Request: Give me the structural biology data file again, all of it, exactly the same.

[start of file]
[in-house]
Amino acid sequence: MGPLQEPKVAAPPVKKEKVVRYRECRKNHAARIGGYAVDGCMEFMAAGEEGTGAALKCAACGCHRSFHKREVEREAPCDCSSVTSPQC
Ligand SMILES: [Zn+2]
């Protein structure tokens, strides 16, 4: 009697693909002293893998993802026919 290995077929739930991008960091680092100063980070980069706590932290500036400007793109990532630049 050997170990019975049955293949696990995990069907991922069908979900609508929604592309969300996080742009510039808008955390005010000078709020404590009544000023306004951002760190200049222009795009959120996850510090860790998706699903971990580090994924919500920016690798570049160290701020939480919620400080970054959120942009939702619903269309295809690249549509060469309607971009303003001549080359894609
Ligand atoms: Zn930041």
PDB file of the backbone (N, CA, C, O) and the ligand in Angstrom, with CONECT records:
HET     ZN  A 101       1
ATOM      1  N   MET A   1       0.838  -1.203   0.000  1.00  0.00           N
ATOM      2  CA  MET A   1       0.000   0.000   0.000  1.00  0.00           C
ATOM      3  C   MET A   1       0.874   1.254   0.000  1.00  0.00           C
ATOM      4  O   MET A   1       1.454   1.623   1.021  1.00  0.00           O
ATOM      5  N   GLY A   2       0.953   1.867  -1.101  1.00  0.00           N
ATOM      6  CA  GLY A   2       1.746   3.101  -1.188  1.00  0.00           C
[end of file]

[in-house]
Amino acid sequence: MGPLQEPKVAAPPVKKEKVVRYRECRKNHAARIGGYAVDGCMEFMAAGEEGTGAALKCAACGCHRSFHKREVEREAPCDCSSVTSPQC
Ligand SMILES: [Zn+2]
């Protein structure tokens, strides 16, 4: 009697693909002293893998993802026919 290995077929739930991008960091680092100063980070980069706590932290500036400007793109990532630049 050997170990019975049955293949696990995990069907991922069908979900609508929604592309969300996080742009510039808008955390005010000078709020404590009544000023306004951002760190200049222009795009959120996850510090860790998706699903971990580090994924919500920016690798570049160290701020939480919620400080970054959120942009939702619903269309295809690249549509060469309607971009303003001549080359894609
Ligand atoms: Zn930041």
PDB file of the backbone (N, CA, C, O) and the ligand in Angstrom, with CONECT records:
HET     ZN  A 101       1
ATOM      1  N   MET A   1       0.838  -1.203   0.000  1.00  0.00           N
ATOM      2  CA  MET A   1       0.000   0.000   0.000  1.00  0.00           C
ATOM      3  C   MET A   1       0.874   1.254   0.000  1.00  0.00           C
ATOM      4  O   MET A   1       1.454   1.623   1.021  1.00  0.00           O
ATOM      5  N   GLY A   2       0.953   1.867  -1.101  1.00  0.00           N
ATOM      6  CA  GLY A   2       1.746   3.101  -1.188  1.00  0.00           C